Dr. Timothy Kosinski
It has been discussed in the literature that any patient engaging in an athletic activity that may involve physical contact or trauma should be using a dentist prescribed mouthguard. One of the newest and arguably most effective type of mouthguard are those that are pressure laminated.
The National Youth Sports Foundation for the Prevention of Athletic Injuries reports that dental injuries are the most common type of injury sustained during participation sports. Victims of total tooth avulsions who do not have teeth properly preserved or replanted may face lifetime dental costs of $10,000-$15,000 per tooth, hours in the dental chair, and the possible development of other dental problems. It is estimated by the ADA that mouthguards prevent approximately 200,000 injuries each year in high school and collegiate football alone. Presently, over 90% of the mouthguards worn are of the variety bought at sporting good stores. The other 10% are of the custom made variety diagnosed and designed by a health professional such as a dentist or athletic trainer. (1)
Our athletic trainer at Detroit Catholic Central high school approached me several years ago with the hope of providing proper mouthguards to the athletes at the school. A good friend of mine called me from a sporting goods store asking what type of mouthguard he should purchase for his wrestler son. They had just been at a match where one of the opposing wrestlers had his front tooth completely knocked out. I was concerned and asked that I be allowed to fabricate a custom one in my office. This was the beginning of a long relationship with several of the teams at the school, including football and hockey, as well as wrestling. Mr. Robert Ogar arranged to work with a dental laboratory in Pennsylvania. Bobbie Quinn, the founder, can be reached at www.customguards.com. The lab provides us pre measured putty material and trays of various sizes. The impressions are easy to make and stable. The lab takes over from there and creates wonderful, customized mouthguards for our teams. Maybe that is why CC is so dominant in many sports today.
Pressure laminated guards are of the highest level of dental fit. These guards are layered under pressure to give outstanding protection and fit. The users are able to talk, breathe and concentrate on the sport without worry of the mouthguard falling out easily. This type of mouthguard will fit tighter and last longer than regular vacuum formed ones.
The design of the mouthguard has shown to have virtually no negative effect on breathing. For years vacuum formed mouthguards made by the dentist were considered state of the art. These are certainly adequate for single layer designs. However, it is being shown in the dental literature that multiple layer mouthguards, which are laboratory pressure laminated, may be preferable. Vacuum formed guards are superior to store bought stock or boiled ones because they have a better fit,, since a mould of the mouth is used. With pressure lamination, two or three layers of EVA material are used to achieve the necessary thickness. Lamination is defined as the layering of mouthguard material to achieve a defined end result and thickness under a high heat and pressure environment. The layers become chemically fused. (2)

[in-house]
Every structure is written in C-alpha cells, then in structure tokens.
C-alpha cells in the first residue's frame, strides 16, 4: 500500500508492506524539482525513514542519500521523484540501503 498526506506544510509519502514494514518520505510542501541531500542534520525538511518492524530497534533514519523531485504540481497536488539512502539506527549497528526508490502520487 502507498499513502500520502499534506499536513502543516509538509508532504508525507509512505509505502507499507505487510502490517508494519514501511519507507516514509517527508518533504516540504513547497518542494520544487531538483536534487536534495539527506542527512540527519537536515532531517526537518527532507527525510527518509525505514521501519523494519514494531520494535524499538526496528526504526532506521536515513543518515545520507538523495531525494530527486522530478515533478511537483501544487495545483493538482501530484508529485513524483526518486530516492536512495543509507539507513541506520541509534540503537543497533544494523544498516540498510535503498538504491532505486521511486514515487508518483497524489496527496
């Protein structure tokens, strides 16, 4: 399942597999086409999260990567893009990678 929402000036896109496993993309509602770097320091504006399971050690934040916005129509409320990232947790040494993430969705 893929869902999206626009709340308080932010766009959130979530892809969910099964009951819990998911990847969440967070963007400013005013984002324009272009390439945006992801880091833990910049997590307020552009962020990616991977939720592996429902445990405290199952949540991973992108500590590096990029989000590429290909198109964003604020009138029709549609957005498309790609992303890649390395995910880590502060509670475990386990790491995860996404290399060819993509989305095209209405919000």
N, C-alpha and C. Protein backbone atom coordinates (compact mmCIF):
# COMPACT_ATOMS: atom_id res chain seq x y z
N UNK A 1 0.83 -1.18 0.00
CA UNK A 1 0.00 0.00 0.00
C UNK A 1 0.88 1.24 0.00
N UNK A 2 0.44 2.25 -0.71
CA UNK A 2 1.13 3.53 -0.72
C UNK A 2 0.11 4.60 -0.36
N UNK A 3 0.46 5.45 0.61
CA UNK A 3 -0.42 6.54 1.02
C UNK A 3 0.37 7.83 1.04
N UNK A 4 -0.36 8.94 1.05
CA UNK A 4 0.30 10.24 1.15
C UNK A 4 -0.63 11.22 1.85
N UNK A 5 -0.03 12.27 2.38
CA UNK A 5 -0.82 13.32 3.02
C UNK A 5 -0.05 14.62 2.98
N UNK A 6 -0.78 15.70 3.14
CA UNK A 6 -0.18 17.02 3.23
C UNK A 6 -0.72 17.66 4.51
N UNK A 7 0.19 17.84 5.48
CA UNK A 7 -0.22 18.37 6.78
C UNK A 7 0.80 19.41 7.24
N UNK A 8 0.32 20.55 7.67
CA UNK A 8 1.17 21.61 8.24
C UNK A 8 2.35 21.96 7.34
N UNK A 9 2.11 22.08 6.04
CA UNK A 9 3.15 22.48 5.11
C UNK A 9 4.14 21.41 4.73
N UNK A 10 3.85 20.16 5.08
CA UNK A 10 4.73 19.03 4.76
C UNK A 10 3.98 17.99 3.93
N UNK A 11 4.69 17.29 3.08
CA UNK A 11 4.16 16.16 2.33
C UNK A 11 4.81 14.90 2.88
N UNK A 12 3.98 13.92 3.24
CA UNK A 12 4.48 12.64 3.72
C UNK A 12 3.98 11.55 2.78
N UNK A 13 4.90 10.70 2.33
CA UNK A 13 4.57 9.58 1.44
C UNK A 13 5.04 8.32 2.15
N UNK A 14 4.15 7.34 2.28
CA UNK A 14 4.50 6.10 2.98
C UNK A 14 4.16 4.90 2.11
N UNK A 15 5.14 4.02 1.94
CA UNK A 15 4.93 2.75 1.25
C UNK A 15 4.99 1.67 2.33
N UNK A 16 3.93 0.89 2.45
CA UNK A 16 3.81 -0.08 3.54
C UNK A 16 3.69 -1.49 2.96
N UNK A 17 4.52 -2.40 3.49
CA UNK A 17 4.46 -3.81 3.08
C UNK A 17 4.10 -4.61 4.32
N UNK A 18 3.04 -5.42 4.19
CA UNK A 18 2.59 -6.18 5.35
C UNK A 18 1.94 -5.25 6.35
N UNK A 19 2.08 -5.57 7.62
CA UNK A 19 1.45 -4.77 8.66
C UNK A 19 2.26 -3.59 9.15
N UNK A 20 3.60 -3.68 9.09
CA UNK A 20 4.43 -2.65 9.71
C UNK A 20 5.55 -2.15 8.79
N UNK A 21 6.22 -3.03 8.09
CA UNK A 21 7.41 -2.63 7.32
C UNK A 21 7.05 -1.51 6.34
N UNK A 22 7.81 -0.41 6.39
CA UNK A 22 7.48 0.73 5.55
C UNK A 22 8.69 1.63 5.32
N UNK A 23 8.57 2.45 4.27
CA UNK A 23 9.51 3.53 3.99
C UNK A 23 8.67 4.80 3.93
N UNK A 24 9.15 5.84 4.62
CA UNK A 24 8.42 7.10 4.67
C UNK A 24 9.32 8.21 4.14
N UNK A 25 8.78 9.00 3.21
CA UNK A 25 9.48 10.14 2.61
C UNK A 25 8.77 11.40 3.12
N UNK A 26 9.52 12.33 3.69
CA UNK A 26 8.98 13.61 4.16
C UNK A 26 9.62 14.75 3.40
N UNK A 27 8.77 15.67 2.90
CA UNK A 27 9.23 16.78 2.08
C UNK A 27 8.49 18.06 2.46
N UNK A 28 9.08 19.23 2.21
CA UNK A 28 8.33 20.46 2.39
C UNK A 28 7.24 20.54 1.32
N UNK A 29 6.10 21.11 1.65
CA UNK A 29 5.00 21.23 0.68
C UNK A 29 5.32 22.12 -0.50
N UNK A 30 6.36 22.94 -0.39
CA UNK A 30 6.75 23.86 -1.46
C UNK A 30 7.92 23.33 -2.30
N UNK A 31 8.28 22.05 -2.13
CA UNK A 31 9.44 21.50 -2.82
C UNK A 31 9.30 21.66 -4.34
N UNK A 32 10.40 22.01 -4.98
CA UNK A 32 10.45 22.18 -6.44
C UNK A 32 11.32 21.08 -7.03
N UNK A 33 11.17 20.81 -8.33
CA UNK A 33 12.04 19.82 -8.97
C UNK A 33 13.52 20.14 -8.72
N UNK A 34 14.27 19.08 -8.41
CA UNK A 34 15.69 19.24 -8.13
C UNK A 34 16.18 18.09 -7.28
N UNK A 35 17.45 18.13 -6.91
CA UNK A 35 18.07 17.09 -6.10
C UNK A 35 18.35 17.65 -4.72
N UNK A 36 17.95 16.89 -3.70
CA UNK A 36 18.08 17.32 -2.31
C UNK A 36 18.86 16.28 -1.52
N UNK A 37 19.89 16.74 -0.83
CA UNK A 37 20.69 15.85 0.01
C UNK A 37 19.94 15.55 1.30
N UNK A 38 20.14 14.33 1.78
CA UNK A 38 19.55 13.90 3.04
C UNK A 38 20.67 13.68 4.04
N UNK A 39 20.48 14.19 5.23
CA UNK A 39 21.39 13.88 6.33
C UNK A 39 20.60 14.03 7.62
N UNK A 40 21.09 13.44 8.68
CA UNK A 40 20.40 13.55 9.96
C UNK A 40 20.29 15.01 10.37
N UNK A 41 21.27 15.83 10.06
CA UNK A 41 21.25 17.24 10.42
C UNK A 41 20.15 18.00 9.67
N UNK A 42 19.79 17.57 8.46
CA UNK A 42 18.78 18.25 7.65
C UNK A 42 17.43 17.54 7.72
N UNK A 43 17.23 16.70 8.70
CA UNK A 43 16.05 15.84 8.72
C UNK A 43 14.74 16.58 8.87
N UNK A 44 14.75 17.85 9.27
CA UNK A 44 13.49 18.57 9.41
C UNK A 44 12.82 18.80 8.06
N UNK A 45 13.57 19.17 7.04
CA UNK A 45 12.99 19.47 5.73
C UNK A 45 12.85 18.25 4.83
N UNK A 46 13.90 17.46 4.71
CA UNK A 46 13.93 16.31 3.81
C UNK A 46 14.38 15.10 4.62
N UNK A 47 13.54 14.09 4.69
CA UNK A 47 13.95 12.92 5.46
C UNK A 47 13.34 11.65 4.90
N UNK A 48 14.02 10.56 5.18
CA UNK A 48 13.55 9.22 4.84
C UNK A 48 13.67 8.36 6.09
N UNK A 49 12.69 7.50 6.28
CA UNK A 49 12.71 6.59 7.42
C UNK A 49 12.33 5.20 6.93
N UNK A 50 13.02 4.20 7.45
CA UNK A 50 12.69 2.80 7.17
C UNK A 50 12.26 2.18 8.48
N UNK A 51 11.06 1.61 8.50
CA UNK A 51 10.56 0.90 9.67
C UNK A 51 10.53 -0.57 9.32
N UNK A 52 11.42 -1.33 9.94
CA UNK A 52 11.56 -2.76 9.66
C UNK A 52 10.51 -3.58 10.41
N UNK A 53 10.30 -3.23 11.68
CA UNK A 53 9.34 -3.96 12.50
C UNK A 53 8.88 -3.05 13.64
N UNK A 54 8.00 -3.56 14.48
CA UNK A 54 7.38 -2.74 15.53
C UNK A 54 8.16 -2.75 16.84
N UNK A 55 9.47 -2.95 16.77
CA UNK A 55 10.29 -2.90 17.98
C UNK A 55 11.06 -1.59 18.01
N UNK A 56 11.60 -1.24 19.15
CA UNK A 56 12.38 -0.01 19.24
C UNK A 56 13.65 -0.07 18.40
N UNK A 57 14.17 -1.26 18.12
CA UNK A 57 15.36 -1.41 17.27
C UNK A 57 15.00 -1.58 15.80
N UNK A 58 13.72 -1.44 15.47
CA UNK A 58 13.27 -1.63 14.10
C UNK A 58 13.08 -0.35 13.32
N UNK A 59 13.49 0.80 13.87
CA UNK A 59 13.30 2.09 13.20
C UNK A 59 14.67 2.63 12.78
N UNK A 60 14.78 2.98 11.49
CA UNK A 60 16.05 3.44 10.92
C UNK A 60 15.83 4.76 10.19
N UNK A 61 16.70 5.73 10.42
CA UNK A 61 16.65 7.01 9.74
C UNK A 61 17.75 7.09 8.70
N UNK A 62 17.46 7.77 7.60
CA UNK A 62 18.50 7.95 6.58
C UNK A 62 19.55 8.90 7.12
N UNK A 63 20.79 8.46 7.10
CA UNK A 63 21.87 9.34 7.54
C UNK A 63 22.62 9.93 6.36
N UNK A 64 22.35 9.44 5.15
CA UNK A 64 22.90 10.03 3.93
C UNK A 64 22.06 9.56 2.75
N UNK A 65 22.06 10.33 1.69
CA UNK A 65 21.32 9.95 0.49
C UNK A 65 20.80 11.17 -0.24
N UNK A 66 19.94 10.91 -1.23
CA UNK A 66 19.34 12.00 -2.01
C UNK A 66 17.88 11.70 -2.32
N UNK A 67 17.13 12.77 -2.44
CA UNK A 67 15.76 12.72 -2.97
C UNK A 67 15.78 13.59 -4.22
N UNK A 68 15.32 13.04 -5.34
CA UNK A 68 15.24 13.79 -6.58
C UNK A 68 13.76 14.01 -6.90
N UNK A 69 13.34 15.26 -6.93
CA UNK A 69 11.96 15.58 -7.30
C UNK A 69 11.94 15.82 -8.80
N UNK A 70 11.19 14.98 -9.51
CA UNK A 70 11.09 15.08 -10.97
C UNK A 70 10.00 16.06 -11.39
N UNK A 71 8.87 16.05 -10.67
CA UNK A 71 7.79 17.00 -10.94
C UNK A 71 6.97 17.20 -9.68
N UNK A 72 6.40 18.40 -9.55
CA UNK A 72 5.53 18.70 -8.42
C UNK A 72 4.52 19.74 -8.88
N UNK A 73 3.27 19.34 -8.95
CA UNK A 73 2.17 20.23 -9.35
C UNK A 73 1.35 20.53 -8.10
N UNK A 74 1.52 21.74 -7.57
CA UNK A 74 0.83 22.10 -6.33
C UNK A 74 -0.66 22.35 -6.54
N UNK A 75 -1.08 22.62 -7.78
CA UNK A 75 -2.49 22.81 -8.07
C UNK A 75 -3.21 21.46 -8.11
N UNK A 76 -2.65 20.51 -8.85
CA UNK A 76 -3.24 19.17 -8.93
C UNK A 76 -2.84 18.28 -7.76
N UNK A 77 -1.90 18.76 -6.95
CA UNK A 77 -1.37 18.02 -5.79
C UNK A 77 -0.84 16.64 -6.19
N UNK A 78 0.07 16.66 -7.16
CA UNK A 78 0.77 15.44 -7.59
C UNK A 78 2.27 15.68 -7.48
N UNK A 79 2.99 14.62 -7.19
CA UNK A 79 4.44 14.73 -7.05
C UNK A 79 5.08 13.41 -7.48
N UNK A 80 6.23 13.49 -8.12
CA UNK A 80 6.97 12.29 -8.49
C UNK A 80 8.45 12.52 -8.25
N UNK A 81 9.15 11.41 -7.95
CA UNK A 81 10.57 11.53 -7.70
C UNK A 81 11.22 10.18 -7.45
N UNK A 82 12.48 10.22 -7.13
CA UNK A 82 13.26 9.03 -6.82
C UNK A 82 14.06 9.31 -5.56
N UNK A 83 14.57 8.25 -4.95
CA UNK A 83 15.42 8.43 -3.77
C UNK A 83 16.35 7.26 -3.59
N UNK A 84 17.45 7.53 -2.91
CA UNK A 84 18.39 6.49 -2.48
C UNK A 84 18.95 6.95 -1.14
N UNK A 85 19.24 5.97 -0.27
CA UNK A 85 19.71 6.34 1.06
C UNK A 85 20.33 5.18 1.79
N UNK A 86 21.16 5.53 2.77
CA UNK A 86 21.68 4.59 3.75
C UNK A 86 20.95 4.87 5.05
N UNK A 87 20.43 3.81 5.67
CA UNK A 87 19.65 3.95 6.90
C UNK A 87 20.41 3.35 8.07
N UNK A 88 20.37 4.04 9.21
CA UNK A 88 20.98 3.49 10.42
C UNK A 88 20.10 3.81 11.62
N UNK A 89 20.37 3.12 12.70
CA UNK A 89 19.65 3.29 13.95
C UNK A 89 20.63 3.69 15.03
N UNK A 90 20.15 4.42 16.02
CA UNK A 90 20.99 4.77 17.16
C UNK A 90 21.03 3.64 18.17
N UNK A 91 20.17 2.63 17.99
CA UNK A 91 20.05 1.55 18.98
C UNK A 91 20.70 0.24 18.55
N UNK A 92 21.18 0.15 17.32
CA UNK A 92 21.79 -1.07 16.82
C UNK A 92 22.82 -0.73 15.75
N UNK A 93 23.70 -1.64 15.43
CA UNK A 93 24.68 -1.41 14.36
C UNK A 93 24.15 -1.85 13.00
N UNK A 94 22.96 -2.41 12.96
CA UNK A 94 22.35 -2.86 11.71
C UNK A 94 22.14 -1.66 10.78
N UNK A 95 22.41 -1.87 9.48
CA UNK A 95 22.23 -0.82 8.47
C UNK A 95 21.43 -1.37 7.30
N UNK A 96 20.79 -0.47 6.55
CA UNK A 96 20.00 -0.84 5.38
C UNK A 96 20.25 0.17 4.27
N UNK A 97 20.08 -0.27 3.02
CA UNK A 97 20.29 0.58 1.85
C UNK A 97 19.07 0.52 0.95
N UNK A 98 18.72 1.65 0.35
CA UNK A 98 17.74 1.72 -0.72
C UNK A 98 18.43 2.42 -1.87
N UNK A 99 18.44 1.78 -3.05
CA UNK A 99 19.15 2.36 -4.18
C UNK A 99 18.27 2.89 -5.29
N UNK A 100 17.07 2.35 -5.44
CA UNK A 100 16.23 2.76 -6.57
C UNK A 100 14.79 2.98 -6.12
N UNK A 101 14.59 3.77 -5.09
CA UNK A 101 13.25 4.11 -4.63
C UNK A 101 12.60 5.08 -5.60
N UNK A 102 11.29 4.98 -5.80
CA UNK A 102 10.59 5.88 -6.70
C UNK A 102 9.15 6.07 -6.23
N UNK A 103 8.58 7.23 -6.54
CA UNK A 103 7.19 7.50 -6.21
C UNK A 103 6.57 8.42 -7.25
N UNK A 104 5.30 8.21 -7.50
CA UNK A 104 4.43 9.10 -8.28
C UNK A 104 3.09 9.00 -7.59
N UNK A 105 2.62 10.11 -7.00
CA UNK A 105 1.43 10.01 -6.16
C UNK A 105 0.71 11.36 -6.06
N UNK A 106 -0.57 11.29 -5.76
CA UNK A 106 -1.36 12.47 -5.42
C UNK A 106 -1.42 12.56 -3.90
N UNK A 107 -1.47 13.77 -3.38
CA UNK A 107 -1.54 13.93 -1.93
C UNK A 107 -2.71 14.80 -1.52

The pressure laminated mouthguards I have been making for the Detroit Catholic Central football, hockey and wrestling teams are of the highest quality. Each layer is shaped separately over a customized mold of the athlete’s teeth. Thickness is controlled where it is needed most to provide proper protection.
Another big plus with the system is that the mouthguards are easily personalized with the team colors, logo and even the athlete’s name.
When considering these laboratory fabricated pressure laminated mouthguards there are often some objections to their use. Cost is sometimes a factor. At “CC” the athlete’s are charged a nominal laboratory fee of $40 for each mouthguard. The laboratory will keep the mould on hand and if the appliance needs to be replaced there is only a slight fee. The cost is well worth it, considering the eventual cost of tooth replacement or repairing damaged teeth with cosmetic procedures. What are the true protection properties of the store bought, ill fitting uncomfortable plastic guards out there? As the expert health care professional in your community you will be providing a proper dental prosthesis, and not relying on sporting good store hype.
The time spent in making over 100 mouthguards at a time may seem overwhelming to the dentist. We have devised a time effective method. We meet the athletes at the school prior to the practices and simply make easy putty impressions. It is important to achieve a complete impression through the 1st molar area at least. Vestibular borders should be achieved. Using pre-measured poysiloxane putty materials proves to be ideal, with it only taking 3 minutes or so to achieve each impression. More information on this process and tremendous benefits to the athlete can be achieved by visiting www.sportsdentistry.com
It has been reported that protective thickness is important because as the thickness of the mouthguard material increases logarithmically, the transmitted impact force decreases. The mouthguard absorbs the impact energy. It is suggested that the labial thickness be 3mm, the palatal thickness 2mm and the occlusal thickness 3mm. (3)
So I would suggest that you get in contact with the athletic trainers at your local schools and offer to volunteer your time to educate the athletes and parents as to the benefits of custom made pressure laminated mouthguards. It can really make a difference in a young person’s life.
- (1) Padilla, R. IndyDentalSociety.org
- (2) https://www.smartguards.ca
- (3) https://www.informed.es/seod/mouthguard.htm